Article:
From early times, pottery has served both a practical function as a source of everyday utensils as well as an artistic medium of expression. The development of pottery techniques played an important role in the general development of Korean craftwork. During the prehistoric period, comb-pattern pottery, plain pottery, red-glaze and black-glaze earthenware as well as Kimhae-style pottery were produced. Looking at the gradual development of these pottery forms, one can sense the aspirations of Korea's prehistoric inhabitants as they struggled to improve their living conditions.

During the Three Kingdoms period, each kingdom developed a unique style based on Kimhae pottery. Typical examples include Koguryo pottery, which closely resemble the Kimhae style it was derived from, Paekche's gray tripod vessels and Shilla's stemmed cups (kobae) and vessel stands. Most of the extant pieces of ancient pottery and metalwork have been burial objects found in ancient tombs. Among these relics, one finds exquisitely crafted Shilla and Kaya pottery depicting ducks, houses, boats and figures on horses.

As craft traditions of the former Three Kingdoms developed during the Unified Shilla period, pottery forms and patterns began to change. The long-necked dropper and box with lid appeared at this time. In particular, developments in kiln structure allowed craftsmen to accumulate experience using natural-looking, green glazes. This period of experimentation served as an important stepping stone in the development of Koryo celadon.

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During the Koryo period, hard earthenware continued to be produced; yet the most representative pottery of the era is celadon. Korean celadon can be divided into two types: West Coast pottery was produced using the oxidation techniques of Northern China and Kangjin/Puan pottery was produced using the reduced firing techniques of South China. Of these two types, the latter was more influential. Korean celadon uses a delicate green feldspathic glaze with around a three percent iron content. This lovely pottery soon became popular both in Korea as well as internationally as one of the most representative genres of Korean art. For example, Xu Jing (Kor. So Kung), a twelfth-century Song envoy to Korea, highly praised the superiority of Korean celadon in his detailed work Koryo togyong (Illustrated Account of Koryo).

Scholarly opinions vary, but the first production of Koryo celadon must have begun by the late-ninth or early-tenth century at the latest. It reached its apex during the eleventh and twelfth centuries. Around the twelfth century, potters turned their attention from the exquisite shapes and fine jade color of pure celadon to white and black porcelain featuring detailed inlay designs of cloud and crane motifs or chrysanthemums. The superiority of Koryo celadon is widely recognized, but inlay pottery also deserves credit for its creativity and formal beauty. Notably, Korean potters experimented with red copper underglaze before their Chinese counterparts.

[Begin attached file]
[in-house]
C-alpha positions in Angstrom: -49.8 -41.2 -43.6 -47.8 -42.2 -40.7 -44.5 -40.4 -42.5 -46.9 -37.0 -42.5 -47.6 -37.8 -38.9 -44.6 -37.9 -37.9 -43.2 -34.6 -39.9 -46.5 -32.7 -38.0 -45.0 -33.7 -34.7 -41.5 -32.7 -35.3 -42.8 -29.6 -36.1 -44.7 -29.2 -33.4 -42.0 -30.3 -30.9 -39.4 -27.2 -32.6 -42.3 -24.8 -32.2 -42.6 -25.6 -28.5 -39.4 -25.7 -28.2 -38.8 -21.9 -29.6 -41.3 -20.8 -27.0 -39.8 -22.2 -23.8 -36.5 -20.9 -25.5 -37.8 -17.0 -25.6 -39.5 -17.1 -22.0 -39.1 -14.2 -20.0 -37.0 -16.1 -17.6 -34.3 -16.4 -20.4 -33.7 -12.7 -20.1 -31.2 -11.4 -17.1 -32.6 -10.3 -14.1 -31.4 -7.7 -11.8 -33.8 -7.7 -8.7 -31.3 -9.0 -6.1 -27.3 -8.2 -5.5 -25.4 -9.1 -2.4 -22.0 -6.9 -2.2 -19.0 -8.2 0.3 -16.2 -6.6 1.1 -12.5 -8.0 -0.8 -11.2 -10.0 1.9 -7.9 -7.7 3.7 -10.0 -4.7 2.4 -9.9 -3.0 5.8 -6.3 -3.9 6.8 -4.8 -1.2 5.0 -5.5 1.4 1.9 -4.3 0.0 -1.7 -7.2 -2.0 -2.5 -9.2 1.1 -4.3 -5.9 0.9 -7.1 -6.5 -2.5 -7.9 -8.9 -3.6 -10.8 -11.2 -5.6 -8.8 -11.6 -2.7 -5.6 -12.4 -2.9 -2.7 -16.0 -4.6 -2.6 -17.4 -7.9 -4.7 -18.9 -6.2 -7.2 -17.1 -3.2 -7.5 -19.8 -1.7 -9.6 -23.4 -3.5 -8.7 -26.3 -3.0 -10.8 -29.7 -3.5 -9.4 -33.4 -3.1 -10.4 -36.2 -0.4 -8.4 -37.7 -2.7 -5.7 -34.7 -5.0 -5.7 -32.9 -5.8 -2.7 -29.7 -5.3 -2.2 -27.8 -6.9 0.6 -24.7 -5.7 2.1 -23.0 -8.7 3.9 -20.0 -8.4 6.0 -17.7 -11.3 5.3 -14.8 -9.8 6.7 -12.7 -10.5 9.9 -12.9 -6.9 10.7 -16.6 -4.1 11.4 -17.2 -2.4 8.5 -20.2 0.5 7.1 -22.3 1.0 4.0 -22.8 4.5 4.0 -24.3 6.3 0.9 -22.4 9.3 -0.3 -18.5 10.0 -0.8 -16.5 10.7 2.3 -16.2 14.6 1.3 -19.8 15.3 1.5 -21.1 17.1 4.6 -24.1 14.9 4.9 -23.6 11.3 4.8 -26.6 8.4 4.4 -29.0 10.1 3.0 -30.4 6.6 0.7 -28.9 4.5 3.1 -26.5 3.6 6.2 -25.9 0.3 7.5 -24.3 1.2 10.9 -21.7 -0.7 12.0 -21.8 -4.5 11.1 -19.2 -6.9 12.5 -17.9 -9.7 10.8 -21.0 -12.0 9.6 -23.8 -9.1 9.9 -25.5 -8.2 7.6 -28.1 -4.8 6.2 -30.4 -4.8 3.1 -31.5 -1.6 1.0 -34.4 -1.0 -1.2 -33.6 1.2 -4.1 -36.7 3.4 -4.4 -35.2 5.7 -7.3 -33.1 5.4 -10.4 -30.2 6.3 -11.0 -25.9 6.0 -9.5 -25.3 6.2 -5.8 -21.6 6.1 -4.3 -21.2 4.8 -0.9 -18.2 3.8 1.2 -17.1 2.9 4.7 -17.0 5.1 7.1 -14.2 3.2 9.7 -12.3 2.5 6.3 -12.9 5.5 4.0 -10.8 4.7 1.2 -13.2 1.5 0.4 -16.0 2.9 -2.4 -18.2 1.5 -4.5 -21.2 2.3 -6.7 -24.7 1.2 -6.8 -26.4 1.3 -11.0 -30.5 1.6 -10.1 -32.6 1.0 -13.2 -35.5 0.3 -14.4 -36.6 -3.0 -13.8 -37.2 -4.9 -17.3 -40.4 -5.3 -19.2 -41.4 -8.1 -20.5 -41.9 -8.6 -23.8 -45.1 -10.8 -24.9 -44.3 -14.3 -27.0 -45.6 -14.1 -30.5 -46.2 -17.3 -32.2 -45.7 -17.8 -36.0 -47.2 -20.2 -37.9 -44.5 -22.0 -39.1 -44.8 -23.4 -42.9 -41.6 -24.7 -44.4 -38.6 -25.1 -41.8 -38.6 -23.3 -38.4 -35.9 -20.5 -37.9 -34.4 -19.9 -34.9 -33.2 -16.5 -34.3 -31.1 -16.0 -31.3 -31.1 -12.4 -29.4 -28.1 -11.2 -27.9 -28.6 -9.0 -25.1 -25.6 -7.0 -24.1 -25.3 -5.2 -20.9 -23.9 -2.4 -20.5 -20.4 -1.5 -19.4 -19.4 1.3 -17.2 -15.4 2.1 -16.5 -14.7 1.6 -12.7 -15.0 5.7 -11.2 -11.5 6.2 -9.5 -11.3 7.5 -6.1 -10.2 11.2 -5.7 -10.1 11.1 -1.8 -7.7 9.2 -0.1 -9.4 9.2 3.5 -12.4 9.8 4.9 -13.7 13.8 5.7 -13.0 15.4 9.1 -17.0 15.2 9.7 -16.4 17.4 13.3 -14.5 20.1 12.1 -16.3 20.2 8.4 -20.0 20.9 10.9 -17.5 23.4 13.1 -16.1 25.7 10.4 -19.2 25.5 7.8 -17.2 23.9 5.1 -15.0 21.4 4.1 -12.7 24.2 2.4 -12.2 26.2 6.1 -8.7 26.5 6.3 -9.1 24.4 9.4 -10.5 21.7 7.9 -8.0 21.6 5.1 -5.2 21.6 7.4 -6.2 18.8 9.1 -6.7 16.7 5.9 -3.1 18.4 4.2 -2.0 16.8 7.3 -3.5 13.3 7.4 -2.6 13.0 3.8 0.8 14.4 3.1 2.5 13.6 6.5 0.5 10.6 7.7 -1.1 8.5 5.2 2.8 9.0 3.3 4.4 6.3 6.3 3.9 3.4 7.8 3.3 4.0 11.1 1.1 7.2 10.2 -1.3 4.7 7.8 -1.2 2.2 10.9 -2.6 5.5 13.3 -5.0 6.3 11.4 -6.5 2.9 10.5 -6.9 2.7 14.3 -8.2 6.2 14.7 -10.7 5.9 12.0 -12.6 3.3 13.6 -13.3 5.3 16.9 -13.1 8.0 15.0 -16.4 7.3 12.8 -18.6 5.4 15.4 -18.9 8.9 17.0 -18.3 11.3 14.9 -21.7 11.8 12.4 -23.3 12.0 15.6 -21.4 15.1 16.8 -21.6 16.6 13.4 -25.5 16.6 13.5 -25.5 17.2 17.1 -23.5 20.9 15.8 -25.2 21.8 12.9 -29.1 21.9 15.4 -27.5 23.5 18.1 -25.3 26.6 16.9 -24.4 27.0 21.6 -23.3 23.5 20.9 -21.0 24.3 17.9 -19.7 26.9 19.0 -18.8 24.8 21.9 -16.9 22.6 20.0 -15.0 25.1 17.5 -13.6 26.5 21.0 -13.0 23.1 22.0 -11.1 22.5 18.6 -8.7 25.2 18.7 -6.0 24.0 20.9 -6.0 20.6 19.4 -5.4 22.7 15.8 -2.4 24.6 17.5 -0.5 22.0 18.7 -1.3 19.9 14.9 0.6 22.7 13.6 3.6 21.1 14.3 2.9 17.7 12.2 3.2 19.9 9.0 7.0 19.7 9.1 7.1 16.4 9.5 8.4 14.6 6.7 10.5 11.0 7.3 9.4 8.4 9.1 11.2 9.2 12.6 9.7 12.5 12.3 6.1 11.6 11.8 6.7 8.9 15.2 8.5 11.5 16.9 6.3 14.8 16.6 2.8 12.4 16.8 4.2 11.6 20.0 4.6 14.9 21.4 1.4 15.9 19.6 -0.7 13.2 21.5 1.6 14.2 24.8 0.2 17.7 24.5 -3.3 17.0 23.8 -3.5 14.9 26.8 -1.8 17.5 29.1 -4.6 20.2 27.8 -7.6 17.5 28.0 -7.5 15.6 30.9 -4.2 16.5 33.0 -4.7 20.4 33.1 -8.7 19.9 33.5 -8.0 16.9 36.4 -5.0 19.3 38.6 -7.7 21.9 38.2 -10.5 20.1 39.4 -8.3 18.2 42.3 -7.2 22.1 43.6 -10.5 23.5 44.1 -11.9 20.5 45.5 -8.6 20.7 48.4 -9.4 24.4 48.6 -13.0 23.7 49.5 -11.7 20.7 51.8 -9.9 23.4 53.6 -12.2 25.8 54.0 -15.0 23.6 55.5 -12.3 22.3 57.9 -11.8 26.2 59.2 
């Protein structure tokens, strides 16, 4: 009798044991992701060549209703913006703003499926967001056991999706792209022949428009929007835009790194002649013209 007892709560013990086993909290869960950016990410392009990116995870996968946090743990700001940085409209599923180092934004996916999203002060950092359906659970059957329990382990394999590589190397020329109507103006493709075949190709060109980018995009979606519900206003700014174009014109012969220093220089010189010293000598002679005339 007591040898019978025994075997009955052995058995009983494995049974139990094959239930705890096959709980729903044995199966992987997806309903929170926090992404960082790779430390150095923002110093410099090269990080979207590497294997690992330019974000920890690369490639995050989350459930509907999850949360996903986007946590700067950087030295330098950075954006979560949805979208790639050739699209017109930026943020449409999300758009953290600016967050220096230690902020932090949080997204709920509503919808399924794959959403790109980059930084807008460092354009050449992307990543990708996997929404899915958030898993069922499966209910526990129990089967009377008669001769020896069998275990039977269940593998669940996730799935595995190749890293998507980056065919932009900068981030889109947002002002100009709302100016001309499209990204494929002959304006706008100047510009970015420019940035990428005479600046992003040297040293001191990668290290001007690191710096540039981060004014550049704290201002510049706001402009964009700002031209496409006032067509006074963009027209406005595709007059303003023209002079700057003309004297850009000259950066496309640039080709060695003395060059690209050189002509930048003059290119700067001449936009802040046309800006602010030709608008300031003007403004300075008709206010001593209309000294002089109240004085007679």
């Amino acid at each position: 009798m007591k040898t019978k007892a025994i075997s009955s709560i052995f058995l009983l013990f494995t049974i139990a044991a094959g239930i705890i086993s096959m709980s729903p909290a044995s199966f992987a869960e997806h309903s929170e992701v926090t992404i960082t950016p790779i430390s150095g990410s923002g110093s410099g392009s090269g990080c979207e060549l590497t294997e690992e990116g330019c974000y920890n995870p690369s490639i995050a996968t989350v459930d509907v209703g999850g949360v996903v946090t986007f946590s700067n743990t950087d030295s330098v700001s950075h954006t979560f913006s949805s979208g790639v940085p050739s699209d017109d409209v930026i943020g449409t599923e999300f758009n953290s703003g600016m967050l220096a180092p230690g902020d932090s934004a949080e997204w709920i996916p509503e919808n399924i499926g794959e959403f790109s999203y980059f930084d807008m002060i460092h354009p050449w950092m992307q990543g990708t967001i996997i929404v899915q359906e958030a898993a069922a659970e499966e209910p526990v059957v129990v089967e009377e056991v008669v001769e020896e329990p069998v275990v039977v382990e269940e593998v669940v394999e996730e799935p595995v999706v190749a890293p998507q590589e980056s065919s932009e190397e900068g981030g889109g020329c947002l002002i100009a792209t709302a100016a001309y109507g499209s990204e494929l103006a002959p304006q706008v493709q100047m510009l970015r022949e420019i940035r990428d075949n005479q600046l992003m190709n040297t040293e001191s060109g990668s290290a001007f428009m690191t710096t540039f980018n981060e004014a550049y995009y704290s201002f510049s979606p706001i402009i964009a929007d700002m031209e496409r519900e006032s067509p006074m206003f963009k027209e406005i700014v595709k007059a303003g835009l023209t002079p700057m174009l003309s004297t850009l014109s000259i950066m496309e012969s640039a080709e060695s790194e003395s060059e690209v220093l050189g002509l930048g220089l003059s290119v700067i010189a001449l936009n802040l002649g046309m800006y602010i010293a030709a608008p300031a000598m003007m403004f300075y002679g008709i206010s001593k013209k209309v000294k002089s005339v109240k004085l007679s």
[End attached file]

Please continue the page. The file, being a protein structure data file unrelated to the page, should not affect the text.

During the late-Koryo period, oxidation firing techniques became popular.

During this time, glazes also underwent change while the formal tension of bowls was softened. Collectively, these changes led to the development of Choson punch' ong ware.

During the Choson period, punch'iong ware and white porcelain were the chief pottery styles. Punch'aong is classified according to production technique as: kamhwa (punch'aong ware with inlaid floral decorations), inhwa (punch'wong decorated with stamped floral designs), pakchi (Graffito), chohwa (bird and flower motif), ch'rorhwa (iron pigment) and paekt'o. Popular from the early Choson period to the period directly preceding the Hideyoshi invasions, paekt'o punch'hong used white slip designs which seemed to get smaller as the style developed. Comparable with the simple surface effect in minimalist art, these pieces agree well with modern artistic sensibilities. This pottery thus served as a transitional form between inlaid celadon and white porcelain (paekcha) and in spite of its rather common look, it was highly prized even by the royal house.

White porcelain, on the other hand, was an article of everyday use by all strata of society throughout the Choson period. During this period, specially-designated kilns under the strict supervision of the Saongwon (Bureau for Overseeing Ceramic Production) were able to ensure that the quality of white porcelain was maintained at a fixed level. During this time, red (iron) or blue pigments were also used to draw depictions of the "four gentlemen" (plums, orchids, chrysanthemums and bamboo), dragons and auspicious symbols on top of milky-white porcelain. Sometimes, these pictures were painted by government artists. By the late-Choson period, the consumer class for pottery had expanded to include the lower stratums of society. As a result, pottery declined as it entered the modern era.

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Korean Wood Crafts

Since woodwork makes use of a natural, production of articles from wood, it is relatively simple. For this reason, it has been widely used in craftwork since ancient times. In Korea, the structure of the elegant, single-story, wooden houses and the custom of sitting on heated floors provided further impetus to the diverse and extensive utilization of wooden handicrafts.

Various tree-felling tools such as axes and saws indirectly attest to the existence of woodwork during the Bronze and Iron Ages. Particular examples include the wooden artifacts dating from around the first centuries B.C. or A.D. which were recently discovered along with a large basket in Taho-ri Village in Ch'angwon.